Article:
Defiant protesters waved Afghan flags in scattered rallies Thursday to mark the country’s independence day, as a UN document suggests the Taliban are detaining blacklisted people for working with the Afghan government or forces. led by the United States.
As the small-scale demonstrations unfolded, the son of the nation’s most famous resistance fighter vowed to take up arms against hardline Islamists, who are back in power after being toppled in an invasion led by America almost 20 years ago.
Tens of thousands of people have tried to flee Afghanistan since the Taliban stormed the capital Kabul on Sunday, completing a shocking defeat of government forces in a matter of days.
The United States said Thursday that it had flown some 7,000 people out of Kabul in the past five days, and that the Taliban appeared to be cooperating to allow Afghan nationals registered for special US visas to reach the airport.
Small groups of Afghans waved the country’s black, red and green flags in Kabul and in a handful of suburbs on Thursday to celebrate the anniversary of Afghanistan’s independence, sometimes in full view of patrolling Taliban fighters.
“My demand from the international community, the (UN) Security Council, is that they turn their attention to Afghanistan and not allow the achievements of 20 years to be wasted,” said one protester.
There were unconfirmed reports of gunfire in the northeastern city of Kunar, after Taliban fighters fired to disperse dozens of flag-waving Afghans in Jalalabad on Wednesday.
The Taliban have raised their own black and white banner over government buildings in Kabul.
‘Door to door visits’
Leaders of the movement have repeatedly vowed not to take revenge on their opponents, while seeking to project an image of tolerance.
But a confidential United Nations document, provided by its threat assessment consultants and seen by AFP, says the Taliban have been conducting “targeted door-to-door visits” in search of people they want to arrest.
The greatest risk is people who had central roles in Afghan military, police and intelligence units, but those who worked for US and NATO forces were also included on “priority lists,” according to the report.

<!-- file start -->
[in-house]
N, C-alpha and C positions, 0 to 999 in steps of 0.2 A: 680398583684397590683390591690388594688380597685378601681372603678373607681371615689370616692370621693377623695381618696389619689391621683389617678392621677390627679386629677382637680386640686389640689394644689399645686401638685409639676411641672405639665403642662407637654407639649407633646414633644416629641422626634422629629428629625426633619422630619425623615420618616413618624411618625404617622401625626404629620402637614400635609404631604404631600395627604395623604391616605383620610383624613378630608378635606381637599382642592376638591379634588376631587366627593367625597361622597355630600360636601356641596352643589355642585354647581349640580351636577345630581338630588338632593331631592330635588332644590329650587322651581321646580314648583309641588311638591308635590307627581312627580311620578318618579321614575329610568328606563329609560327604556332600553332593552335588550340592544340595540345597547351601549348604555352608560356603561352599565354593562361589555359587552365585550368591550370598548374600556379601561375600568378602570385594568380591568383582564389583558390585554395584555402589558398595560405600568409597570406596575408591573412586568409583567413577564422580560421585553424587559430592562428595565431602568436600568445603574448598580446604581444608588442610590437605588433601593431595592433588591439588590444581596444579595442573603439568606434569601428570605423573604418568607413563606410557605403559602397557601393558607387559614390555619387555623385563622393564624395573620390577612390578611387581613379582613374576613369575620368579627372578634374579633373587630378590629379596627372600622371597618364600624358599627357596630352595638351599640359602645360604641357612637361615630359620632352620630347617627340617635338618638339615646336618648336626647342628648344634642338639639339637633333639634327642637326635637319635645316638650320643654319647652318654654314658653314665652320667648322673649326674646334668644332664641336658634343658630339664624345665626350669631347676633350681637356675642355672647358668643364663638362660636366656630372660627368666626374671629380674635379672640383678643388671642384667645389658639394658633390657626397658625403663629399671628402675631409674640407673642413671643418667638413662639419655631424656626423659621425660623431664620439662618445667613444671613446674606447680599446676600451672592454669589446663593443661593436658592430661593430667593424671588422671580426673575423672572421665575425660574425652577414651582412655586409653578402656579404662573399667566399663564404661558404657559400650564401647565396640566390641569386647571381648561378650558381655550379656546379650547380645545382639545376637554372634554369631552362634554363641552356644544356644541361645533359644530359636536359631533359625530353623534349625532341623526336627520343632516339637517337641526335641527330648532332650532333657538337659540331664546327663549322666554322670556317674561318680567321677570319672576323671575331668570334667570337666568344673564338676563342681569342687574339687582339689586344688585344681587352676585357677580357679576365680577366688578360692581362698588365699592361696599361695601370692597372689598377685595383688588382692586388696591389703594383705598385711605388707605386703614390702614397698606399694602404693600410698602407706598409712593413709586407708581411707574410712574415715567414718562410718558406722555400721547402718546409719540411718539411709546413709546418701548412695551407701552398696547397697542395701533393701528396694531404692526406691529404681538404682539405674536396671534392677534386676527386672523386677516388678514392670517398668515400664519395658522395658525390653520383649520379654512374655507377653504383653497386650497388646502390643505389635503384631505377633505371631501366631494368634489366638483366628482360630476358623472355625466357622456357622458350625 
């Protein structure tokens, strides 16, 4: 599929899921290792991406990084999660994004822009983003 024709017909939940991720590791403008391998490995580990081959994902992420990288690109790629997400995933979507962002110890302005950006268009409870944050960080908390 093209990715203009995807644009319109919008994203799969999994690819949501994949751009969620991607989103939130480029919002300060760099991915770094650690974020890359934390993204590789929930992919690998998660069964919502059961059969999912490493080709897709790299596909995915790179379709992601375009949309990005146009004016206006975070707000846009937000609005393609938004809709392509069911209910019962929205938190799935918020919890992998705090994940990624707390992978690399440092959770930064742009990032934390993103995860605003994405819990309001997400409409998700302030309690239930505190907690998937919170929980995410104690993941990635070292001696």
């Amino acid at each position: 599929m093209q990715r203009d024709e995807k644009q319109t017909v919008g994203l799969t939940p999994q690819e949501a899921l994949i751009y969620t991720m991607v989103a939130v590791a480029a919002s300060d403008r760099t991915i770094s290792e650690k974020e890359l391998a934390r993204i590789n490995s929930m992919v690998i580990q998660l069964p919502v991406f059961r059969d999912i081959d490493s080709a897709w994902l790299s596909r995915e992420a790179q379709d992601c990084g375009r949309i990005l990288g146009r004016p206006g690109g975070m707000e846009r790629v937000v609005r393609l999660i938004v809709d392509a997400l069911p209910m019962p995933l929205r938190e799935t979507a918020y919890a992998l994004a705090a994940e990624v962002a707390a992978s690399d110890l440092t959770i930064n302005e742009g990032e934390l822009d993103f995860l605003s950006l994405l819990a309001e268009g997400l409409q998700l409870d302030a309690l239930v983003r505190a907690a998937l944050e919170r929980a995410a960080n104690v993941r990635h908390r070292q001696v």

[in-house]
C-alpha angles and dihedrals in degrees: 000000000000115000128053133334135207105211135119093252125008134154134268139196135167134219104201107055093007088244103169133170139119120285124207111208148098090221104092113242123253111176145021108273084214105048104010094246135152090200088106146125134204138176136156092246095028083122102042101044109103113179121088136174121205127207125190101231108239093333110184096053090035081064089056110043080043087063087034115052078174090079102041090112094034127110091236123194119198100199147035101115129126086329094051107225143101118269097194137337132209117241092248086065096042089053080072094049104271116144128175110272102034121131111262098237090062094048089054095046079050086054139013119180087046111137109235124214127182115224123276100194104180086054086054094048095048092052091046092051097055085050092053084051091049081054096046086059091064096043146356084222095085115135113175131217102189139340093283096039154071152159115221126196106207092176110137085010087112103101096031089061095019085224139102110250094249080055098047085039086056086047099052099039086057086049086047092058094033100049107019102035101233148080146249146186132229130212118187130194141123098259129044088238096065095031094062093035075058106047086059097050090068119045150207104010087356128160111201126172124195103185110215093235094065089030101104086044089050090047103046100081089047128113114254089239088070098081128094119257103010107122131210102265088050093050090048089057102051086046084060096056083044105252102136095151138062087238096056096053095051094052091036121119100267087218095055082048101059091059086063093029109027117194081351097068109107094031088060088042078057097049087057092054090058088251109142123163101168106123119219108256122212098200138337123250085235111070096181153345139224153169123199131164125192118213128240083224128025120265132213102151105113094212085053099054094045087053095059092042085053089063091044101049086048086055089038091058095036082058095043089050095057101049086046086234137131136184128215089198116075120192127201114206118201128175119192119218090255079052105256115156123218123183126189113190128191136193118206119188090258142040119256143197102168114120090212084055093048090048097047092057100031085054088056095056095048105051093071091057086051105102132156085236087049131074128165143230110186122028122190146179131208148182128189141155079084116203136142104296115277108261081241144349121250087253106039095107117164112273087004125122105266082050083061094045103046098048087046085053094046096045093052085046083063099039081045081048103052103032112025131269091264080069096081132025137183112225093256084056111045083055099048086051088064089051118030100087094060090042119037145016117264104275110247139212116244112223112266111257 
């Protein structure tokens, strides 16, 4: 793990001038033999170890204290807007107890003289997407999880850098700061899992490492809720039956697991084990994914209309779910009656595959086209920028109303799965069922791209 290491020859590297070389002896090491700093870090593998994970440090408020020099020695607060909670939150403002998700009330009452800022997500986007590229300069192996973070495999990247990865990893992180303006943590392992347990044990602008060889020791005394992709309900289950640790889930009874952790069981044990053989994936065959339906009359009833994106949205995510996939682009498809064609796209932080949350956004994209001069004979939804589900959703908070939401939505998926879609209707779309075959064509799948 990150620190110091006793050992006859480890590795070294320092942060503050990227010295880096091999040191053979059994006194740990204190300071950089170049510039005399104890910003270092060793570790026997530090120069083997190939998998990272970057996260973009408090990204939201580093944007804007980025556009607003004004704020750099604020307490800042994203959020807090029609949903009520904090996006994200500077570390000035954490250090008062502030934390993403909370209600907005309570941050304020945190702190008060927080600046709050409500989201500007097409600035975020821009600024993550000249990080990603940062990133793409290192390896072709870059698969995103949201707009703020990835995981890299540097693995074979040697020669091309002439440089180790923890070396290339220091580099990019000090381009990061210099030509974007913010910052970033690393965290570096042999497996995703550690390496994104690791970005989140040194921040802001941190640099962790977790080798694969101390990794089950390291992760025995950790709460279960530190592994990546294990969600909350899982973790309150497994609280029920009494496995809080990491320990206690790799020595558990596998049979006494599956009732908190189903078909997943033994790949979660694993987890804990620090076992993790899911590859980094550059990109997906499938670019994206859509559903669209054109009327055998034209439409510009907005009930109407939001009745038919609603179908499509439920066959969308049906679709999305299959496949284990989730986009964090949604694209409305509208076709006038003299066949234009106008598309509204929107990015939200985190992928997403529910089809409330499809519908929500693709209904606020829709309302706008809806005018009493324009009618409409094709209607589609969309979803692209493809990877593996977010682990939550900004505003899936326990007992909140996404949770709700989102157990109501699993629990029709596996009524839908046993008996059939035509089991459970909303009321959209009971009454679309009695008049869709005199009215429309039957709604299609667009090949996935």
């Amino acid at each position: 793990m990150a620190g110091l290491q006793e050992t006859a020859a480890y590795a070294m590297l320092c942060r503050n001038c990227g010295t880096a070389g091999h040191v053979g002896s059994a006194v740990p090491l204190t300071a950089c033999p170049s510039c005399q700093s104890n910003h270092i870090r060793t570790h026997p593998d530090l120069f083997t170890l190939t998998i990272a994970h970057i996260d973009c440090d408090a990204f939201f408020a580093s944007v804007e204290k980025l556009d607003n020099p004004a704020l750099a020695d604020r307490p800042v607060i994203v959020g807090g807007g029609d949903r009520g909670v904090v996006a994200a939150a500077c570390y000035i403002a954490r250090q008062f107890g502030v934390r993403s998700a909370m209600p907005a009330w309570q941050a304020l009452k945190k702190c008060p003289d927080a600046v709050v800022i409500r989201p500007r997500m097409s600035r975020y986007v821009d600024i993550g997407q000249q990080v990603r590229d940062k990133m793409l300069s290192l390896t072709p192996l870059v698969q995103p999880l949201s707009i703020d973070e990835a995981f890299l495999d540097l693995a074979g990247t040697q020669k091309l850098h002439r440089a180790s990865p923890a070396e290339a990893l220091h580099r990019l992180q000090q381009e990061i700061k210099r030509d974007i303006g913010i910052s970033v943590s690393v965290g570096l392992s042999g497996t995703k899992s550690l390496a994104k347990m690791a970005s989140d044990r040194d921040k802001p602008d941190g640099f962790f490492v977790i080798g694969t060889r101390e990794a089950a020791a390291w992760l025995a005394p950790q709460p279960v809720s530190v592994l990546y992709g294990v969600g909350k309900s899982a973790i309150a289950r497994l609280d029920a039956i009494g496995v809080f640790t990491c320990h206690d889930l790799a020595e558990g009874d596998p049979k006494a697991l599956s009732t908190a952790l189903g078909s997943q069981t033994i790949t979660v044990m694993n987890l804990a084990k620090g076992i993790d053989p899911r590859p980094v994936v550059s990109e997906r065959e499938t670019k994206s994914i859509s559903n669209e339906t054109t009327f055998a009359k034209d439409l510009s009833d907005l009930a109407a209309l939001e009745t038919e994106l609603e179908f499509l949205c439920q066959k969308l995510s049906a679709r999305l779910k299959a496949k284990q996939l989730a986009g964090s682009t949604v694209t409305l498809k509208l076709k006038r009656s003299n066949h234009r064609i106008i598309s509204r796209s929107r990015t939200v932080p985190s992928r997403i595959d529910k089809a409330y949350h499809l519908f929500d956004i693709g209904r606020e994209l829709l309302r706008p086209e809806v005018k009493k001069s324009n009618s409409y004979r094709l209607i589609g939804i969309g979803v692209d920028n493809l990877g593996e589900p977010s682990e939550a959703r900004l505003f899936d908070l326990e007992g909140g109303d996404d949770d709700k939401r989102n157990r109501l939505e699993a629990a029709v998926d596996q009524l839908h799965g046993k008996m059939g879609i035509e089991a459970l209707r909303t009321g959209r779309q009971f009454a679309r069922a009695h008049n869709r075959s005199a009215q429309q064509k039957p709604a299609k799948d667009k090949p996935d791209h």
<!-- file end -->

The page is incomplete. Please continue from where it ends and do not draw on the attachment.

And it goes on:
The militants are also screening people on the way to Kabul airport and have set up checkpoints in major cities, including the capital and Jalalabad, according to the document.
Memories of the brutal Taliban regime of the 1990s, which saw music and television banned, people stoned to death and women confined to their homes, have sparked panic about what awaits Afghans.
Women begin to withdraw from public view in the early days of the Taliban government
In the Panjshir valley northeast of Kabul, the country’s last stronghold, Ahmad Massoud, son of Afghanistan’s most famous anti-Taliban fighter, Ahmed Shah Massoud, said he was “ready to follow in his father’s footsteps.”
“But we need more weapons, more ammunition and more supplies,” Massoud said.
‘A situation worse than death’
The United States, which successfully toppled the first Taliban regime in 2001 following the September 11 attacks, was just weeks away from completing its military withdrawal when militants took power.
Now, more than 5,200 American soldiers are back to facilitate the airlift of American citizens and Afghan allies who worked with American forces.
Chaos erupted at the airport this week, as frantic Afghans searched for a way out of the country.
>> Gunfire and barbed wire prevent Afghans from reaching Kabul airport
An Afghan sports federation announced that a footballer for the national youth team had died after falling from a US plane he was desperately clinging to as he took off.
The Group of Seven and the heads of various UN agencies echoed U.S. calls for the Taliban to allow safe passage for Afghans trying to leave, but Pentagon spokesman John Kirby said the situation was improving.
“We have indications this morning that that process is working,” he told reporters.
State Department spokesman Ned Price later said there had been “productive talks” with the Taliban “about the need and imperative to ensure safe passage.”
Unconfirmed reports say several people have died as US forces and the Taliban, separated by an unofficial no-man’s-land, struggle to contain desperate crowds.
“I went to the airport with my children and my family … the Taliban and the Americans were shooting,” said one man, who until recently had worked for a foreign non-governmental organization.
“Despite that, people moved forward only because they knew that a situation worse than death awaited them outside the airport.”
‘The system has been changed’
Many are struggling to believe the Taliban’s promises of a “positively different” regime this time around.
An Afghan journalist made a desperate request on social media Thursday after she was banned from the television station where she worked.
“Male employees … were allowed into the office, but they told me that I could not continue my duty because the system had been changed,” said news anchor Shabnam Dawran, adding: “Our lives are threatened “.
The Taliban are moving towards establishing a government, with co-founder Abdul Ghani Baradar returning from exile and other top figures meeting with former President Hamid Karzai and other former government officials.
The group said it wants “good diplomatic relations” with all countries, but will not accept any interference in its religious principles.
“We will not submit to pressure from anyone,” he said, in a statement released by the monitoring group SITE.